THE Australian Competition and Consumer Commission (ACCC) has flagged a number of concerns with customer loyalty schemes, including frequent flyer programs.
The ACCC released a draft report today citing several issues, such as whether consumers are receiving the loyalty benefits as advertised by brands, poor communication about how the schemes work, alterations to terms and conditions, and a lack of transparency in regards to how consumer data is used and shared, including the sale to unknown third parties.
The report isolates the issue of privacy for special attention, alleging that consumers have “limited control” over their personal information collected by loyalty programs.
“The privacy policies of these schemes are frequently very vague and don’t tell consumers who their data is being shared with, or how it is being used, shared or monetised,” said ACCC Chair Rod Sims.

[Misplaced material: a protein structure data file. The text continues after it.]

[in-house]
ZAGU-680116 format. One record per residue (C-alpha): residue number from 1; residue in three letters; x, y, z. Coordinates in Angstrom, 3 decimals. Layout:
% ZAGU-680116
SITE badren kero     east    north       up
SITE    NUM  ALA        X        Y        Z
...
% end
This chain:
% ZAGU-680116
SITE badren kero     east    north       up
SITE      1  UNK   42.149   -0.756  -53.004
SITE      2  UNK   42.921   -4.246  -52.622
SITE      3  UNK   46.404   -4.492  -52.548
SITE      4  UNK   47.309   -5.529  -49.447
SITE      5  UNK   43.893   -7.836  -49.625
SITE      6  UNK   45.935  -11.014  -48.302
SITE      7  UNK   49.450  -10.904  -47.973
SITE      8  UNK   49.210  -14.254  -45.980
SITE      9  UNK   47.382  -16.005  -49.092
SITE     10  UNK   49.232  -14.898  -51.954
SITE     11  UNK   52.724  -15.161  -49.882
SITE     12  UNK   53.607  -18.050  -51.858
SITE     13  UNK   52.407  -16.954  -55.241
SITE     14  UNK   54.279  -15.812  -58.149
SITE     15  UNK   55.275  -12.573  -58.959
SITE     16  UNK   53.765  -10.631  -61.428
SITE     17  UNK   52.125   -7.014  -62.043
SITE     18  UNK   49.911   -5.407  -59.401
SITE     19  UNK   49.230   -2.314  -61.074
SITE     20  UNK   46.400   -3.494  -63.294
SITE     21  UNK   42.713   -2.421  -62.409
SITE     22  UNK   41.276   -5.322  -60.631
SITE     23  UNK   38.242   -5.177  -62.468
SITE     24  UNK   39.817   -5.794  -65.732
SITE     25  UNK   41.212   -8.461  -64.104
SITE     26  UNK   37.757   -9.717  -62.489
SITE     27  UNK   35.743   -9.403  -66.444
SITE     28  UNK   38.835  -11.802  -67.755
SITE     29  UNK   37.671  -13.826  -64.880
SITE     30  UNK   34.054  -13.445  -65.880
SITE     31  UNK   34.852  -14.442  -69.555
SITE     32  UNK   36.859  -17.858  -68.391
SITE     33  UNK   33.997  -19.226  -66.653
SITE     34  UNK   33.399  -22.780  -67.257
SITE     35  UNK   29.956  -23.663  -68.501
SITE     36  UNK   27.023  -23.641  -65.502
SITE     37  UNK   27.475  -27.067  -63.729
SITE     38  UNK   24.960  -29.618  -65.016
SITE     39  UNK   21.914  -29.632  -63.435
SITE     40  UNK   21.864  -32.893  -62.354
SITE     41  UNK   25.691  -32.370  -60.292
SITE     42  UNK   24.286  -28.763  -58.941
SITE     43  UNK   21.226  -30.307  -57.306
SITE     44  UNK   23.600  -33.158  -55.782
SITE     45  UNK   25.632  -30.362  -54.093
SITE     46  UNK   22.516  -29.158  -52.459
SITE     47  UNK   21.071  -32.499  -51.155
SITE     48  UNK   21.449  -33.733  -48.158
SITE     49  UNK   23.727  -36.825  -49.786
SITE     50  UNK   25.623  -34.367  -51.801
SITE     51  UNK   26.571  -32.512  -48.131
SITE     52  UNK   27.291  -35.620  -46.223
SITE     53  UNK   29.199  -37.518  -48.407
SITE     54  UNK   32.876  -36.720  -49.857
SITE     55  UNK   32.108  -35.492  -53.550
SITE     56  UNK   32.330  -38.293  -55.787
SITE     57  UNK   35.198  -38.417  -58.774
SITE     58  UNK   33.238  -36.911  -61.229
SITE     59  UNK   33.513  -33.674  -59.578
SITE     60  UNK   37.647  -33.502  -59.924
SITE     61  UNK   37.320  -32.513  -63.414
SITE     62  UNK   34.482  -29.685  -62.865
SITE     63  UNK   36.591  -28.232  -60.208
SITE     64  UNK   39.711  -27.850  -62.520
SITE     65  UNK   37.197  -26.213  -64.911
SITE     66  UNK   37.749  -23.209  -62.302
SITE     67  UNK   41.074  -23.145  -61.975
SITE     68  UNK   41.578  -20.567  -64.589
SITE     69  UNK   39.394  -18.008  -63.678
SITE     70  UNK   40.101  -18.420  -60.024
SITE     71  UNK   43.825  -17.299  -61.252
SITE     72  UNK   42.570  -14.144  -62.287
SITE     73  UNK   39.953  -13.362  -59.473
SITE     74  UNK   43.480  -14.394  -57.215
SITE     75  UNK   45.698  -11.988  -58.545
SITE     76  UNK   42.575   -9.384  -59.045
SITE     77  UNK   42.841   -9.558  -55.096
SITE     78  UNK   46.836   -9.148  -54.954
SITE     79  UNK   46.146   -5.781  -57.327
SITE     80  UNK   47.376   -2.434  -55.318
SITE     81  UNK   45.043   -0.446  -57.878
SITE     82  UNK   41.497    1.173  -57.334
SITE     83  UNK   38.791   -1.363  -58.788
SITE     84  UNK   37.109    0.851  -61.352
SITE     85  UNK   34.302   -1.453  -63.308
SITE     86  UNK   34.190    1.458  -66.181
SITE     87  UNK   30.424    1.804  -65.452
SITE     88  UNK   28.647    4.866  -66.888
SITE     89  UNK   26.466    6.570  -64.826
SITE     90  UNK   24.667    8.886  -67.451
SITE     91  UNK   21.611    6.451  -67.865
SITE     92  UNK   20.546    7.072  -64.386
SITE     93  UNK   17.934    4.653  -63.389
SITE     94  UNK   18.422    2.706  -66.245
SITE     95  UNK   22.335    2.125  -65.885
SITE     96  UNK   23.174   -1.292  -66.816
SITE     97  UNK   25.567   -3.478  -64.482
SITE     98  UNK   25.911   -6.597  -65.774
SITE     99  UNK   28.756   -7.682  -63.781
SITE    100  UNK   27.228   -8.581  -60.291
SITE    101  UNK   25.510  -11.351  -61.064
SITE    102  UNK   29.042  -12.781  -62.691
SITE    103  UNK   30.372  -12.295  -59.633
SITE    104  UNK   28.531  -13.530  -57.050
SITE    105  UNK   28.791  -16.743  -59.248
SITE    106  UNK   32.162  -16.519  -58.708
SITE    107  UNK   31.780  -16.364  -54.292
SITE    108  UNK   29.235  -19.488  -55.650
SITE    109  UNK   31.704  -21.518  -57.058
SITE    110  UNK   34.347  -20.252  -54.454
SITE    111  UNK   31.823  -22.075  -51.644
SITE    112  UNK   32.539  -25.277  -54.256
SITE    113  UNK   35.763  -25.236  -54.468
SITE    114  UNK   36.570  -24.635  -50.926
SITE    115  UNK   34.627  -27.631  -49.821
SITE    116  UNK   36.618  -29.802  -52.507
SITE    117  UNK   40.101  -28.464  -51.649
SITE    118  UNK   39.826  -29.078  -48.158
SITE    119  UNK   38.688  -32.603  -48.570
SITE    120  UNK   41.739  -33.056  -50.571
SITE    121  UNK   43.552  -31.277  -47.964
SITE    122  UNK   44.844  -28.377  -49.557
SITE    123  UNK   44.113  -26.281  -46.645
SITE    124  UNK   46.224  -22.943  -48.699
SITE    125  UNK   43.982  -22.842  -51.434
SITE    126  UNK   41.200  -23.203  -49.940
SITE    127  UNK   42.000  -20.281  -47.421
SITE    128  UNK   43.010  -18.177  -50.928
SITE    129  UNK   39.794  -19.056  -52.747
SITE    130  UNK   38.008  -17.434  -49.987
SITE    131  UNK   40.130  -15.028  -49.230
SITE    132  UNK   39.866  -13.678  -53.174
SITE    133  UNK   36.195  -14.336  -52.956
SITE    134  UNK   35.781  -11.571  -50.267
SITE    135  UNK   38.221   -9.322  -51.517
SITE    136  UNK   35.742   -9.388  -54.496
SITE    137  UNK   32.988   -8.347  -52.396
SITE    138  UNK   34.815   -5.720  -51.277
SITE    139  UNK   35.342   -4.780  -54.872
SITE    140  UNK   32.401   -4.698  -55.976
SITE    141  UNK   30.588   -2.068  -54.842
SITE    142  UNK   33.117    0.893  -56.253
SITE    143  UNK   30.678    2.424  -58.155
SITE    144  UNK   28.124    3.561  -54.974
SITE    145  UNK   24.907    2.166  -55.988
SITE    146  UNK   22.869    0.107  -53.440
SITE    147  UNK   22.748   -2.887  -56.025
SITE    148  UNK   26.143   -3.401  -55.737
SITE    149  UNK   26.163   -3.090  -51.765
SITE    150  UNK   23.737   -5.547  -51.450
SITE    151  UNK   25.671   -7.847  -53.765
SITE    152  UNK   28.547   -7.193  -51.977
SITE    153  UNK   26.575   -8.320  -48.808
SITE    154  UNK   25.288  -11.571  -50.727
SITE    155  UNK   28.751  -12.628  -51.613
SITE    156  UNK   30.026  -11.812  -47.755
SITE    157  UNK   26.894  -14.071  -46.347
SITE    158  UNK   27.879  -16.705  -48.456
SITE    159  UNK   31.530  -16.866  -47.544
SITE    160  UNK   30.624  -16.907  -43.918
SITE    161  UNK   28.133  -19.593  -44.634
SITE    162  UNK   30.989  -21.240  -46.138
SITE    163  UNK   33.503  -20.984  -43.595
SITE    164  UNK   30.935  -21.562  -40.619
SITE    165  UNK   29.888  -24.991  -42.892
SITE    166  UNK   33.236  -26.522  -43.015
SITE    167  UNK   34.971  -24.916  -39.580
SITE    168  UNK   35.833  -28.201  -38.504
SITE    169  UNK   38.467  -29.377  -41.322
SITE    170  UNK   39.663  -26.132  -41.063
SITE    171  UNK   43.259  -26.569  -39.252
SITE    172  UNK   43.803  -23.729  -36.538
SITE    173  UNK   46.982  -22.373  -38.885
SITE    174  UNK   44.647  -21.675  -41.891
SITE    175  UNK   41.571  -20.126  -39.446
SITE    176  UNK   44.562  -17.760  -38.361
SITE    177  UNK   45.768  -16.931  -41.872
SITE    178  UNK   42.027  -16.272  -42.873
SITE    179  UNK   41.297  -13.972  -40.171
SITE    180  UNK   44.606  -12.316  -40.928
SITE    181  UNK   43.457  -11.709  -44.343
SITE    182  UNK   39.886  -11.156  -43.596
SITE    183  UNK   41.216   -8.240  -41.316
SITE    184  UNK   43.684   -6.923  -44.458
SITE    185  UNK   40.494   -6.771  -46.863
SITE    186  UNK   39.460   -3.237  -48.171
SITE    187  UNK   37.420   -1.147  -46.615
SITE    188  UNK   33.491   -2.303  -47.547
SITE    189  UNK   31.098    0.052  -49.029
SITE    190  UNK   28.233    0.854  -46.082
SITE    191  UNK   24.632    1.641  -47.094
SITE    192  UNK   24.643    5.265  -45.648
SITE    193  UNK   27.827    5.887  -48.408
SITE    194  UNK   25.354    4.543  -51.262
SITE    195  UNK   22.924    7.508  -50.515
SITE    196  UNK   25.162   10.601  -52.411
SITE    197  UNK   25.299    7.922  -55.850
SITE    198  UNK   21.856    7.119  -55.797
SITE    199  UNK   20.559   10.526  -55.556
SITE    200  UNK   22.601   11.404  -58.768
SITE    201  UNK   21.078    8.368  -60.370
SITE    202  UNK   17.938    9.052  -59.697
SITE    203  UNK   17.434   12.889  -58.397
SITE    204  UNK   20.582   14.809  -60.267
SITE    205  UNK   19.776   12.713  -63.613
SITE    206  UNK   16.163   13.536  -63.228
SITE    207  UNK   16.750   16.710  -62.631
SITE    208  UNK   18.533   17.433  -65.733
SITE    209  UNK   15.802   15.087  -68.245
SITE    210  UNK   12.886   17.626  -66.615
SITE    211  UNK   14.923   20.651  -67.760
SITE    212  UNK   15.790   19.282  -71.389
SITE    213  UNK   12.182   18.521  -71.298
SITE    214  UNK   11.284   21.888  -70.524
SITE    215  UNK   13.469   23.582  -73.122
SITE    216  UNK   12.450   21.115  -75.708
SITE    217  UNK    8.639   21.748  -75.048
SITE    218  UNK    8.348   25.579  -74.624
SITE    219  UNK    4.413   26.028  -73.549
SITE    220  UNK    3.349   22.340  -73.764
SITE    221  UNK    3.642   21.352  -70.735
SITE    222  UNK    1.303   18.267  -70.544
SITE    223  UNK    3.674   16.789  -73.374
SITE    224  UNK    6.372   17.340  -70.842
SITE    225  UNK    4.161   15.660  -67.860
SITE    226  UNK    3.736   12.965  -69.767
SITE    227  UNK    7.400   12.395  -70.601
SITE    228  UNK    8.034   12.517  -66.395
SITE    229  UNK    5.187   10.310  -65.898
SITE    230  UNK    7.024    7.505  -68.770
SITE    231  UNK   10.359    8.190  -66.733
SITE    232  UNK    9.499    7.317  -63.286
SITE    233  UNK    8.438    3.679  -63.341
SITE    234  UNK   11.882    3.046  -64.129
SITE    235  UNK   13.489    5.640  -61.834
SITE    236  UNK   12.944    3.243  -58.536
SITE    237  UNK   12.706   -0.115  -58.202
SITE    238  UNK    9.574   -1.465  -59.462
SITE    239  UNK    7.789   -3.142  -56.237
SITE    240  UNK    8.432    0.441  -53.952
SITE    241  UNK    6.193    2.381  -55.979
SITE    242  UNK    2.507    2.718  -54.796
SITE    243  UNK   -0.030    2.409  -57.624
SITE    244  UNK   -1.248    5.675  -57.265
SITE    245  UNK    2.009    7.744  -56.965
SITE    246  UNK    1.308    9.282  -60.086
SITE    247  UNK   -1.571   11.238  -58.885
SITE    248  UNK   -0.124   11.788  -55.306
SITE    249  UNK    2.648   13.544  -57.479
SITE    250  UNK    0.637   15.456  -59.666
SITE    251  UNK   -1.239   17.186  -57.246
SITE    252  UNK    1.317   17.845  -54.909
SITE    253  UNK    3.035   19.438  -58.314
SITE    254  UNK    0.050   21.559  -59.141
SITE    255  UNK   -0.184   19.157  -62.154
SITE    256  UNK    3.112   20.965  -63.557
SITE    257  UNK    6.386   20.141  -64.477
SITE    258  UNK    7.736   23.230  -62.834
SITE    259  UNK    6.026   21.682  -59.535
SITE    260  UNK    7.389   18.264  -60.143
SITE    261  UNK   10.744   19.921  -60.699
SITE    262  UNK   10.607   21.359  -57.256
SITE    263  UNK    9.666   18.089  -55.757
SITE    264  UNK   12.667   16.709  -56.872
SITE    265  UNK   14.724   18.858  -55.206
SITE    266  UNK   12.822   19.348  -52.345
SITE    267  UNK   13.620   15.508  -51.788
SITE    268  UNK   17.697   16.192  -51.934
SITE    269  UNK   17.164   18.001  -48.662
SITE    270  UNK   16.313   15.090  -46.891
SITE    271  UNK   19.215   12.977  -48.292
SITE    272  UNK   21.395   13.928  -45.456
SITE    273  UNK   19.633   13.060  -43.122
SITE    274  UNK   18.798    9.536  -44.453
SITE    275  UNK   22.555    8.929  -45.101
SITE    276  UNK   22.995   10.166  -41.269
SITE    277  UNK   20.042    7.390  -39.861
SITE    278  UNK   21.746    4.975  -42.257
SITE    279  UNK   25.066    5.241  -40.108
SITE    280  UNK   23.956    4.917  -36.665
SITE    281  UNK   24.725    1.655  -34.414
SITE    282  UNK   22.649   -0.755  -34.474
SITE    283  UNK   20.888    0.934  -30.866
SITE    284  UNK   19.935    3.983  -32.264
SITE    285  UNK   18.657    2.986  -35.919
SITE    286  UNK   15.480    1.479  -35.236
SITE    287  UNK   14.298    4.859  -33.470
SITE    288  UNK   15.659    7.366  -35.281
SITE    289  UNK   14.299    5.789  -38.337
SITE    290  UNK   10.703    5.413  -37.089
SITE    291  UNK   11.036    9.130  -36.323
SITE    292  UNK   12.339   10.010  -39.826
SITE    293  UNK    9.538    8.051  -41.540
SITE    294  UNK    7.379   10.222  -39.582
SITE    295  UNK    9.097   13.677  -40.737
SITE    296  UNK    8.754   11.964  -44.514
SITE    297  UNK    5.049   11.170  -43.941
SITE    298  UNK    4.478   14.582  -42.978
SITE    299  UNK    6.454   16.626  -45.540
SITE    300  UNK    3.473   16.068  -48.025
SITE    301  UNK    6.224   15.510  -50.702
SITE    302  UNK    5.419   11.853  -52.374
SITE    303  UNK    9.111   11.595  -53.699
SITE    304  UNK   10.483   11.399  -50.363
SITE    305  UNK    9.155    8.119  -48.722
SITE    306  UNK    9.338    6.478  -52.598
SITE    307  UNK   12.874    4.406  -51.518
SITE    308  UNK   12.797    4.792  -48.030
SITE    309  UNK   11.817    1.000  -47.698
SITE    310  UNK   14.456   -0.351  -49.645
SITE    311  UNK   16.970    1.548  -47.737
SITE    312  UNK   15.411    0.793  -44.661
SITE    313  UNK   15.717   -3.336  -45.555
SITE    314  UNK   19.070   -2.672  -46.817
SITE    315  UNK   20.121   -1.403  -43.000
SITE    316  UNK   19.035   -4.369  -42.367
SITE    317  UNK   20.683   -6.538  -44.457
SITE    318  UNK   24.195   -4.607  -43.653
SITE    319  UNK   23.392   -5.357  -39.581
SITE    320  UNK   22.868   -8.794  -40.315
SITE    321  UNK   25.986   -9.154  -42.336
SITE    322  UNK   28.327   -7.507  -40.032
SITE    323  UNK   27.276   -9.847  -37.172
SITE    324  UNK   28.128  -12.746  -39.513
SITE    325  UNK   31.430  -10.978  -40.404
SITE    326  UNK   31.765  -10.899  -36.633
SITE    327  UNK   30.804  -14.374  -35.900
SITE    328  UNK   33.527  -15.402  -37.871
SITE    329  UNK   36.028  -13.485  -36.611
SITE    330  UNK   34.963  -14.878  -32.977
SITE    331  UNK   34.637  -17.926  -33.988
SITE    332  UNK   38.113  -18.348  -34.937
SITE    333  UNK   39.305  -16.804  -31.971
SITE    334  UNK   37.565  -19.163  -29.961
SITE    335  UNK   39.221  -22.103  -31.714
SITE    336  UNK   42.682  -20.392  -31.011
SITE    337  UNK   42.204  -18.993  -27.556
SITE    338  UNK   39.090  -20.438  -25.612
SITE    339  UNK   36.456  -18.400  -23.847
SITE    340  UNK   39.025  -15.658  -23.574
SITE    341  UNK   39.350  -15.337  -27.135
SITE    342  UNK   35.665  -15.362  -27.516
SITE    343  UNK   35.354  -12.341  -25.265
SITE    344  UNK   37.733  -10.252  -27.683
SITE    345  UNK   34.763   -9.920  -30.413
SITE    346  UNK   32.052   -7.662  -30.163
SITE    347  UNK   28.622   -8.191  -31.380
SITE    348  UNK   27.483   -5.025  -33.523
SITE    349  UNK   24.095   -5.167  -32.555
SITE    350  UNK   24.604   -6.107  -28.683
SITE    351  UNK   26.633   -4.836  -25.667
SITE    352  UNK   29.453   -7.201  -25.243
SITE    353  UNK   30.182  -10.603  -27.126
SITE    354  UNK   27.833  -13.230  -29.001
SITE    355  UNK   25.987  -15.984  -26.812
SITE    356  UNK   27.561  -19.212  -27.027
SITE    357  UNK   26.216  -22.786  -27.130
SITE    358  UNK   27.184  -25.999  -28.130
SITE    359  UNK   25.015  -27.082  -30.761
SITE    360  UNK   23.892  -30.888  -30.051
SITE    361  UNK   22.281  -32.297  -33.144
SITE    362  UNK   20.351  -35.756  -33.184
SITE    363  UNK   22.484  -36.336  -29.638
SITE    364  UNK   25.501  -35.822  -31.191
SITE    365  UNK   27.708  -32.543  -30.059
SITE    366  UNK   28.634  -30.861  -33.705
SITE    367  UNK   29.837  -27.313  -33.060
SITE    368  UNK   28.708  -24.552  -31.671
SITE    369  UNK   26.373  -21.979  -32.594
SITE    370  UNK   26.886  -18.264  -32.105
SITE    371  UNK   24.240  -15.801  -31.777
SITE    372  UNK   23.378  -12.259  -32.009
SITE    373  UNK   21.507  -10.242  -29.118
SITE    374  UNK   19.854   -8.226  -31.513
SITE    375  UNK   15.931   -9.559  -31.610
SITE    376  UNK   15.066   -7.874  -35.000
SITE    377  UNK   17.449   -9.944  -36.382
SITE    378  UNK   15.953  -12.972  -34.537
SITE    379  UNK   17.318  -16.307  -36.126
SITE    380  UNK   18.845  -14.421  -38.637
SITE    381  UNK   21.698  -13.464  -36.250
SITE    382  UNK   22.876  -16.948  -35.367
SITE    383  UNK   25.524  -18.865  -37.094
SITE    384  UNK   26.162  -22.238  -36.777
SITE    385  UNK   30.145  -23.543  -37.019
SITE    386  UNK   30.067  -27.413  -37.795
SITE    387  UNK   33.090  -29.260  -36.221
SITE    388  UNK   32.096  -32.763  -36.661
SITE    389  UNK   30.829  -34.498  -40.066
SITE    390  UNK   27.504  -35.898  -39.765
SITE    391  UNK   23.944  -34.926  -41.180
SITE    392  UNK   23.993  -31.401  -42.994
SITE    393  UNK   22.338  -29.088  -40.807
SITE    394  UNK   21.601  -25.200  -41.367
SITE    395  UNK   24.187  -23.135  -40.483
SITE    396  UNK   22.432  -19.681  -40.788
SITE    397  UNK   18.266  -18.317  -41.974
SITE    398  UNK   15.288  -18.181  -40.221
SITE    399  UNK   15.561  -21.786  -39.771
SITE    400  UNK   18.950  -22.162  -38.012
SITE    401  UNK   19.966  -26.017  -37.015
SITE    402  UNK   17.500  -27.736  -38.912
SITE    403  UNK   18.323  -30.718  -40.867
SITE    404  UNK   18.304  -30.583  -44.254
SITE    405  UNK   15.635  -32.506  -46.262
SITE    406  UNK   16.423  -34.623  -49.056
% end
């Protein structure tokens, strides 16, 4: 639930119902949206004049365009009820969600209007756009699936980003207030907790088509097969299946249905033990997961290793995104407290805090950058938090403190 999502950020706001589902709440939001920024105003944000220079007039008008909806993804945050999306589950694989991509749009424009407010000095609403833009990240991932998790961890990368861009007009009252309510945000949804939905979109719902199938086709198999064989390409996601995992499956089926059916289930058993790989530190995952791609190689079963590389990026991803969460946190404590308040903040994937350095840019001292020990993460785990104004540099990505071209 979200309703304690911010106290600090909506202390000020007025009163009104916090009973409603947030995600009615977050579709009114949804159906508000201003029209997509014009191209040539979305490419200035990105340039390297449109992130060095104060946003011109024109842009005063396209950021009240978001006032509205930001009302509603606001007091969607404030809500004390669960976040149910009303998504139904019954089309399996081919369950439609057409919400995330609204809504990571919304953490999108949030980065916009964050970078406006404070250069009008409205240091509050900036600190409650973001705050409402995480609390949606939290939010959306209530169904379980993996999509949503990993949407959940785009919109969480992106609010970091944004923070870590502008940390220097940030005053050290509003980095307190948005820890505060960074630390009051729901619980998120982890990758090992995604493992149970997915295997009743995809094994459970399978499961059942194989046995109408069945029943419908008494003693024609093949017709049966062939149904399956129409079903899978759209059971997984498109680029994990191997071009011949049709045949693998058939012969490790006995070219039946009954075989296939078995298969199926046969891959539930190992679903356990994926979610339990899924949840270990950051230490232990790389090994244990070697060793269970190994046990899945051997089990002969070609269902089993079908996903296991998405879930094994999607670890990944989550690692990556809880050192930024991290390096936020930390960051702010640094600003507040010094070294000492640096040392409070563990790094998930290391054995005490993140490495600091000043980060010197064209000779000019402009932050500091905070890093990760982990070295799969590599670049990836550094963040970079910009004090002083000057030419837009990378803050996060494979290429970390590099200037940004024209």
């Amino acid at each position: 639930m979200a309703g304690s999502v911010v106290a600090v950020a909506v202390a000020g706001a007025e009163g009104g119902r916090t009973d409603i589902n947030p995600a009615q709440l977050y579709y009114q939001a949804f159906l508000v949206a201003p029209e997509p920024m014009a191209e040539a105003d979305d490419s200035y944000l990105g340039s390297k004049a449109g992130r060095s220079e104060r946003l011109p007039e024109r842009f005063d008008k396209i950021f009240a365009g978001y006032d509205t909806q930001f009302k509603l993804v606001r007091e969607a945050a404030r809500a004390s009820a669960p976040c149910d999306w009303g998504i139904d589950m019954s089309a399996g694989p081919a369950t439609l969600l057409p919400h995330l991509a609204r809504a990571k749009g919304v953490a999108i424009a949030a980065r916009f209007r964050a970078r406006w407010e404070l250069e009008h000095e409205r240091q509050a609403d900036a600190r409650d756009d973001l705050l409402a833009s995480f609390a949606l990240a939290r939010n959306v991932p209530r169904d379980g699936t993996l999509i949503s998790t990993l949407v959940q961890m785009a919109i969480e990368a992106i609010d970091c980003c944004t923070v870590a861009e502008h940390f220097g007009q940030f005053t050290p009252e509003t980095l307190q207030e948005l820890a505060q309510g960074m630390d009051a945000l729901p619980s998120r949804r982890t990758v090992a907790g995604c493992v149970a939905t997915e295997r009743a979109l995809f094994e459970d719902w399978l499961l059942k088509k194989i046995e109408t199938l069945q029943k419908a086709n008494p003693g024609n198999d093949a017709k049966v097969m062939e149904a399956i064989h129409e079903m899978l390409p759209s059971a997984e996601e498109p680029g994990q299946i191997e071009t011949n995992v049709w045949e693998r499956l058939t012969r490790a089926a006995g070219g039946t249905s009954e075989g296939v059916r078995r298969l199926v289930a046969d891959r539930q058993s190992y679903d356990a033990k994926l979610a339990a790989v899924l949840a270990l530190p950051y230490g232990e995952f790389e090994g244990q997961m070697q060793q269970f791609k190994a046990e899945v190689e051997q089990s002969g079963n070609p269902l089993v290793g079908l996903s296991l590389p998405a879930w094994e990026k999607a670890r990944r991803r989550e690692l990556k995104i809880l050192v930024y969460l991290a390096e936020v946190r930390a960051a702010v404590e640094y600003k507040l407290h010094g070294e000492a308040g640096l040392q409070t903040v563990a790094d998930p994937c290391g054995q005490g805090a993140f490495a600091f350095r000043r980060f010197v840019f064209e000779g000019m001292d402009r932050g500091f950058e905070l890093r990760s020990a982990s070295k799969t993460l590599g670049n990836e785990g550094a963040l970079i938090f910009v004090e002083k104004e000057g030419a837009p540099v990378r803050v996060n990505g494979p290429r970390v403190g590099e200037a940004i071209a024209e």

“Consumers may also be shocked to find that some schemes collect their data even when they don’t scan their loyalty cards, or that they combine it with data from other sources that they might not be aware of.
“Most people think they are being rewarded for their loyalty with discounts or points, but in reality, some schemes are building up detailed profiles about consumers and selling those insights to other businesses,” Sims added.
On the back of the report, the ACCC recommends strengthening the Privacy Act 1988 and broader reform of the Australian privacy regime to maintain better protection of consumers’ personal data, as well as introducing a prohibition against unfair contract terms.